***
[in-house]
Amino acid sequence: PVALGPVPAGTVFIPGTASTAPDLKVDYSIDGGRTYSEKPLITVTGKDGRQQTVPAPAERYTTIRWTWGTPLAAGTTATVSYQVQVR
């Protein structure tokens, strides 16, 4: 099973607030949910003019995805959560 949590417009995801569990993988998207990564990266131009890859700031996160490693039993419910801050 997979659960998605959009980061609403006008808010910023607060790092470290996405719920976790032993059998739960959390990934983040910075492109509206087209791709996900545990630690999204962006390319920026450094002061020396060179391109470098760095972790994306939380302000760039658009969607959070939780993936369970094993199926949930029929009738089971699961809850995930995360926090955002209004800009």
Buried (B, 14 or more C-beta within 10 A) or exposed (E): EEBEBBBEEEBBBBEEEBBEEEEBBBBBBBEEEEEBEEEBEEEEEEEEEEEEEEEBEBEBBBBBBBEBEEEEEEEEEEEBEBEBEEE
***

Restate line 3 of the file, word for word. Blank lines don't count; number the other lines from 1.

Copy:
């Protein structure tokens, strides 16, 4: 099973607030949910003019995805959560 949590417009995801569990993988998207990564990266131009890859700031996160490693039993419910801050 997979659960998605959009980061609403006008808010910023607060790092470290996405719920976790032993059998739960959390990934983040910075492109509206087209791709996900545990630690999204962006390319920026450094002061020396060179391109470098760095972790994306939380302000760039658009969607959070939780993936369970094993199926949930029929009738089971699961809850995930995360926090955002209004800009």